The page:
Monday, July 26, 2010

Parts of a Letter.

The Complimentary Closing follows the body of the letter, on the line below the last line of the letter, and consists of the words of respect or regard used to express the writer's feelings toward the person written to. They are in a sense conventional and are often used without thought as to their meaning. The most common forms in business use are: "Respectfully," "Respectfully yours", "Yours very respectfully," "Yours truly," "Yours very truly," "Yours faithfully," "Sincerely yours," etc. "Gratefully yours" may be used if the writer is under obligation to the one written to, or "Fraternally yours" if a member of the same order or society.

In official letters a more formal style is used: as, "I have the honor to be, Yours very respectfully."

The complimentary closing should always be consistent with the salutation. For example: to begin a letter with a formal "Sir" and close with "Sincerely yours" would show very bad taste.

The Signature is the name of the writer or the firm or company he represents. It should be written under the complimentary closing and should end just at the right-hand edge of the sheet.

It should be written very plainly. Many writers have a habit of making their signature the most unintelligible part of their letters, presuming that because their name is familiar to themselves it is to everybody else.

A lady writing to persons with whom she is not acquainted should always prefix the title, Miss or Mrs., in parenthesis, to her signature.

Folding.-- The letter sheet should be folded so as to nearly fill the envelope. To fold a sheet of letter paper to fit the No. 6 or 6½ envelope, turn the bottom of the sheet up to the top, making one fold, then fold equally from the right and from the left, making the letter, when folded, a little narrower than the envelope. If the envelope is held with the left hand, back up, and the letter inserted as folded, all the receiver has to do when he opens the envelope is to withdraw the letter and turn back the folds, and he has it before him right side up. This is important.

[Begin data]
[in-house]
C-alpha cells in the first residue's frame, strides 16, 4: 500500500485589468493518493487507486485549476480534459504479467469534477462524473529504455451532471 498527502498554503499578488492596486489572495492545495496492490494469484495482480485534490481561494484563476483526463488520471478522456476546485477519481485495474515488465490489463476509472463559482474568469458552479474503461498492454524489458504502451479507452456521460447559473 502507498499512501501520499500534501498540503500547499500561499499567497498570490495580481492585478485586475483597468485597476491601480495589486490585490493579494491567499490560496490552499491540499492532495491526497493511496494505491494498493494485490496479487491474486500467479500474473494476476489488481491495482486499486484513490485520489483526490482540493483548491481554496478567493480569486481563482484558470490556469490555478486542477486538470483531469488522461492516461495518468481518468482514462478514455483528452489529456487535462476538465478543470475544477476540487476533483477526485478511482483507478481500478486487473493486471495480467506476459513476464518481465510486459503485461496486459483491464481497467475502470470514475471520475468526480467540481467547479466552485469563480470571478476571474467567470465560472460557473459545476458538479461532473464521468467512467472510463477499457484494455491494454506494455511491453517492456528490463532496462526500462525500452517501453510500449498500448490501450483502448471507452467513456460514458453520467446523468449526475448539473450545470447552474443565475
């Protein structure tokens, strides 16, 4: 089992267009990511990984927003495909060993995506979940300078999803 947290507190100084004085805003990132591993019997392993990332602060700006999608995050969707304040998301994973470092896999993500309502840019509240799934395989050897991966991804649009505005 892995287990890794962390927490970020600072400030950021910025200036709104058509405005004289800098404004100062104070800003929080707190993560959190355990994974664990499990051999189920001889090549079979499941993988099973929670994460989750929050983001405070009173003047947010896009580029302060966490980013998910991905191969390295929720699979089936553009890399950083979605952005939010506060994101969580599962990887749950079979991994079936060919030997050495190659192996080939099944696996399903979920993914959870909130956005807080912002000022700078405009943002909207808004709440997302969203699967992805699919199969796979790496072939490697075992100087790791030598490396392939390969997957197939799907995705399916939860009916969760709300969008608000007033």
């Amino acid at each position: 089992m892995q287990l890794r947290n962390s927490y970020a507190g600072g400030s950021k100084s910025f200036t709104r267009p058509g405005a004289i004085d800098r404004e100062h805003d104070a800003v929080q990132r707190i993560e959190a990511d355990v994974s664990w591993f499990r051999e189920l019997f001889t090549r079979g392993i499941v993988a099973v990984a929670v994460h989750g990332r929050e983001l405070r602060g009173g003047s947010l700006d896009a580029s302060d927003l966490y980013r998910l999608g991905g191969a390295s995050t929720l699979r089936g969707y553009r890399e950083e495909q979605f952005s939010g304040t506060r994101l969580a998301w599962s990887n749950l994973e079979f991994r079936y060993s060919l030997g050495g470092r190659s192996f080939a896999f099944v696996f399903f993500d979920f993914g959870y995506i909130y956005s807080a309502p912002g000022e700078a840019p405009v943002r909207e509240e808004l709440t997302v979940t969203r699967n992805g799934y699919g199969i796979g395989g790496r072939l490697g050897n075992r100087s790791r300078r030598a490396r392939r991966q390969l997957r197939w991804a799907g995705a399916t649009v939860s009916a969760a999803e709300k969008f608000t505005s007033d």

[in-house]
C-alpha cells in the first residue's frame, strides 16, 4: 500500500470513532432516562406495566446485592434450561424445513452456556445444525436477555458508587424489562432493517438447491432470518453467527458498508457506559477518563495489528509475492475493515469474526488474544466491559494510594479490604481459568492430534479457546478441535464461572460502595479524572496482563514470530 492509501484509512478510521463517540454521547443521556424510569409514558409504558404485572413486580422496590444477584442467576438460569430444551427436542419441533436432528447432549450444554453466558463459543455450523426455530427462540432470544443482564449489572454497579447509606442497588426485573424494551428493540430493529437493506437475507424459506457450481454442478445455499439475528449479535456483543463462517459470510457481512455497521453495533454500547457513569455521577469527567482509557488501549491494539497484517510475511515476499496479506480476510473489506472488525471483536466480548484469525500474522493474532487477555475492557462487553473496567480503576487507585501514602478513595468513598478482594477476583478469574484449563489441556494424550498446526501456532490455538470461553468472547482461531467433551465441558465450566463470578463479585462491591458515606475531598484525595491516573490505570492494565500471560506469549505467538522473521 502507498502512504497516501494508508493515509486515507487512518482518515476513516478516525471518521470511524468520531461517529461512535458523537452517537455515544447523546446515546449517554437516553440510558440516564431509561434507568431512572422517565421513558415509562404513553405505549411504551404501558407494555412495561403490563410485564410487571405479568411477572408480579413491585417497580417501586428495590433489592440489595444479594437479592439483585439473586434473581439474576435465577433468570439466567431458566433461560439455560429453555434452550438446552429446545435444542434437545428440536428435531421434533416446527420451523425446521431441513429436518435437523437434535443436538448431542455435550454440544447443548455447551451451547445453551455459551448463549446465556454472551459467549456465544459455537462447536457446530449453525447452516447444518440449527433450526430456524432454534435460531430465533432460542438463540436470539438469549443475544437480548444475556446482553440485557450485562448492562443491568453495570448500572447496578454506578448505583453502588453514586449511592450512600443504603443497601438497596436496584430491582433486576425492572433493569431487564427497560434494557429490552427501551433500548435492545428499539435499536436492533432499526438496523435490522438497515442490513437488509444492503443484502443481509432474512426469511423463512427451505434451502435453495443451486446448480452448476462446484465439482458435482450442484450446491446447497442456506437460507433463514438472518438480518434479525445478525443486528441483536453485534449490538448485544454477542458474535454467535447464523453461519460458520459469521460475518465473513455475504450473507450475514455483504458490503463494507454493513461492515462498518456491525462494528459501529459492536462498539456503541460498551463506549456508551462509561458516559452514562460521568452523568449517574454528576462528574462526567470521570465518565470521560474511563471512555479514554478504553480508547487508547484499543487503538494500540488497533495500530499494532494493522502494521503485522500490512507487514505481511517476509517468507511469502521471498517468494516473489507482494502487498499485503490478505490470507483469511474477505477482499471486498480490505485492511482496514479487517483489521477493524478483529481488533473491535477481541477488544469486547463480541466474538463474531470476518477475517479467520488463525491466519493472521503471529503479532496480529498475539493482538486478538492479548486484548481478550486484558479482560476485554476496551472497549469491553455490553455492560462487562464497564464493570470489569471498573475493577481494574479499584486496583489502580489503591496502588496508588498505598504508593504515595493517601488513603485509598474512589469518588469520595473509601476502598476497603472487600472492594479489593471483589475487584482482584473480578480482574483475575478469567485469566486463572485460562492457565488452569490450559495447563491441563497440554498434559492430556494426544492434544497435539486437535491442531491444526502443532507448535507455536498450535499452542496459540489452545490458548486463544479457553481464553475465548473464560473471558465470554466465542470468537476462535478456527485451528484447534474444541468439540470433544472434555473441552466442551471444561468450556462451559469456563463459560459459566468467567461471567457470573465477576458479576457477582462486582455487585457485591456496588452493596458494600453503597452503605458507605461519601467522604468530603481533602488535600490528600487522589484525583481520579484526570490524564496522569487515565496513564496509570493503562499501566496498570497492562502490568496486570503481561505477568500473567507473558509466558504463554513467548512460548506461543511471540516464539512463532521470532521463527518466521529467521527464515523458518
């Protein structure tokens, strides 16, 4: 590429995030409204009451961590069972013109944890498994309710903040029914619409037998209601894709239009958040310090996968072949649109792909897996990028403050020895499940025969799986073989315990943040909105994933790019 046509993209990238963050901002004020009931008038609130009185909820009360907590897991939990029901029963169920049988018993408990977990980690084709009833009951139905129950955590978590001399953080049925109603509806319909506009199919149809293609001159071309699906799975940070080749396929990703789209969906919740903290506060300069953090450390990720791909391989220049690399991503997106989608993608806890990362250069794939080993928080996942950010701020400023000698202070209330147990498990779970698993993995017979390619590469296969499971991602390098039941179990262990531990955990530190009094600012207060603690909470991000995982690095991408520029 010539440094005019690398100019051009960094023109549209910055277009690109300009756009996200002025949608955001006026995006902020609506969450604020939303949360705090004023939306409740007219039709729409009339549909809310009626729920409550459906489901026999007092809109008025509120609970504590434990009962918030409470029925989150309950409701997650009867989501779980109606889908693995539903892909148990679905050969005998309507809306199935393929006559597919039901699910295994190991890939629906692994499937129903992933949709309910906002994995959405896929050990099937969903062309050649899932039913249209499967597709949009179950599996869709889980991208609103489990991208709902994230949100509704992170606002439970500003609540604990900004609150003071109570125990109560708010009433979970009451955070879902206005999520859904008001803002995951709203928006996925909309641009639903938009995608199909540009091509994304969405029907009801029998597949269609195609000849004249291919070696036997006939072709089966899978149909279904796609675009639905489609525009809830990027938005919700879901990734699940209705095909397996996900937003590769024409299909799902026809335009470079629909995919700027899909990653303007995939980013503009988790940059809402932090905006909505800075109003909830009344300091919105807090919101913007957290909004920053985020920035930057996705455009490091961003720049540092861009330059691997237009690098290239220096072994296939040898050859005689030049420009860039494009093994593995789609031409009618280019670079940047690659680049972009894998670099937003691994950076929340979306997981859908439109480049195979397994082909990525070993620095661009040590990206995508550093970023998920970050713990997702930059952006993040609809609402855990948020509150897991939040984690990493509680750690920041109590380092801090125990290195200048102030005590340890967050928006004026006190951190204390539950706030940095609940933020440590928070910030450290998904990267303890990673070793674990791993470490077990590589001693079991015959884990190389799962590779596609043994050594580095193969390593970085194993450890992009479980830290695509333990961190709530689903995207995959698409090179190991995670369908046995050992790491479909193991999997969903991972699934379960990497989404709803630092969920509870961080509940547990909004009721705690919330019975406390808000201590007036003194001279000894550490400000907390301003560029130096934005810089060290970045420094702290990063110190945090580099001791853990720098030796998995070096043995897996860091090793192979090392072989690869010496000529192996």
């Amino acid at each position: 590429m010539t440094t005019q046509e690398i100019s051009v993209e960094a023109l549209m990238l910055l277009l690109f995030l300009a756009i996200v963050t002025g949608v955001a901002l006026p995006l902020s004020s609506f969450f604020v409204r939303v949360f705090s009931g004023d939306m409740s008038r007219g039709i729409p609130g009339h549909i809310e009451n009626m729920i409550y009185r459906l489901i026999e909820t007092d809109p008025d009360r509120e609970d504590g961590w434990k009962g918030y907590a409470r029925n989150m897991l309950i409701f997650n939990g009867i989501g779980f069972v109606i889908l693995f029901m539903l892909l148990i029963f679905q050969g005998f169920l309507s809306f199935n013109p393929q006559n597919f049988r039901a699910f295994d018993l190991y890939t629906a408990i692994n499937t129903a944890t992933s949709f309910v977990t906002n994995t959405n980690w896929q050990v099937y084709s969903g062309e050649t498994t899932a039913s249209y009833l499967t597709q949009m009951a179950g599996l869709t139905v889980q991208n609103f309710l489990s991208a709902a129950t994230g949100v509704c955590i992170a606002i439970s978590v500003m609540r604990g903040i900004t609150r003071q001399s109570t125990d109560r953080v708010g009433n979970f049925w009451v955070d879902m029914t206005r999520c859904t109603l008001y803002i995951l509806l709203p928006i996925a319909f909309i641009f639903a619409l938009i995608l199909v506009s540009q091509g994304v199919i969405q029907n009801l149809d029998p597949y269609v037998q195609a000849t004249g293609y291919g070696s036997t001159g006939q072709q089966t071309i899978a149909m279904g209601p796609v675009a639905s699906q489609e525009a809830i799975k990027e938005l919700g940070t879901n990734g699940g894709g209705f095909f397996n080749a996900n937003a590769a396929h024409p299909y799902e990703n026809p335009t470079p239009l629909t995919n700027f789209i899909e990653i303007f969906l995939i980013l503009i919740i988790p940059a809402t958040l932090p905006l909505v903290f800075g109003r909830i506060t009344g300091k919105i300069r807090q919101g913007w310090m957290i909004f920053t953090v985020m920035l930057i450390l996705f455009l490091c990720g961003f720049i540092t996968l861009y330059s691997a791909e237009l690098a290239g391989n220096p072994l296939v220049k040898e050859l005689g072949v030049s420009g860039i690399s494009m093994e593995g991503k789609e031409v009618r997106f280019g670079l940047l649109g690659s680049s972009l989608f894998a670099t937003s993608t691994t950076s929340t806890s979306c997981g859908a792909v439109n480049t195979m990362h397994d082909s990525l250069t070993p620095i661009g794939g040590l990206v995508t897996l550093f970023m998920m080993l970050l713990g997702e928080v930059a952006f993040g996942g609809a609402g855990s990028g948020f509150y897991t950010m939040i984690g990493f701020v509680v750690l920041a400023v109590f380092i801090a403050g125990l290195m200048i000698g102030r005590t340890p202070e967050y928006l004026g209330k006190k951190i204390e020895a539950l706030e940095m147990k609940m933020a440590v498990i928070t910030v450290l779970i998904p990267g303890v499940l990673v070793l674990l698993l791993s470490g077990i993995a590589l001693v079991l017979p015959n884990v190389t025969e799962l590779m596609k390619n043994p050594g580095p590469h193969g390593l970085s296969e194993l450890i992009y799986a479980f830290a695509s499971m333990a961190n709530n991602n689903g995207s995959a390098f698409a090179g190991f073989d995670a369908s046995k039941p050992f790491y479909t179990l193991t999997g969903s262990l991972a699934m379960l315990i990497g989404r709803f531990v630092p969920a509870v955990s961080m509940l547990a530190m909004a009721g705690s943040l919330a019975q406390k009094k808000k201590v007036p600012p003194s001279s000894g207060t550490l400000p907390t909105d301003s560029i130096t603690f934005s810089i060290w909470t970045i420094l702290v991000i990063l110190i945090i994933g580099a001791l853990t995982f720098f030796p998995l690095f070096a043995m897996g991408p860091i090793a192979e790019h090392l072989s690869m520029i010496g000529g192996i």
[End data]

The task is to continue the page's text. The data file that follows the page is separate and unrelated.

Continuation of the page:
Sealing.-- Be particular to seal your letter properly especially if it contains money or other enclosure.

A letter of introduction or recommendation should never be sealed when entrusted to bearer.

The Envelope Address.-- The name and title should be written on the center of the envelope lengthwise. When street and number are given, or the direction "In care of Mr. ______" they follow on the second line, the city or town on the third, and the state on the fourth or lower right hand corner of envelope.

The envelope should be placed before the writer with the flap farthest from him, otherwise it will be addressed upside down and the letter should not be inserted until after the address is written.

More than five million letters and packages reach the dead letter office at Washington every year because they are improperly directed, therefore great care should be exercised in addressing envelopes.

See examples of addressed envelopes.

The envelope used for business purposes should have either written or printed upon its upper left-hand corner the name and address of the sender, with the request to be returned in a certain number of days if not called for.

Opening Letters.-- Letters are properly opened by inserting a knife or other convenient instrument under the flap at the end and cutting across the top of the envelope.

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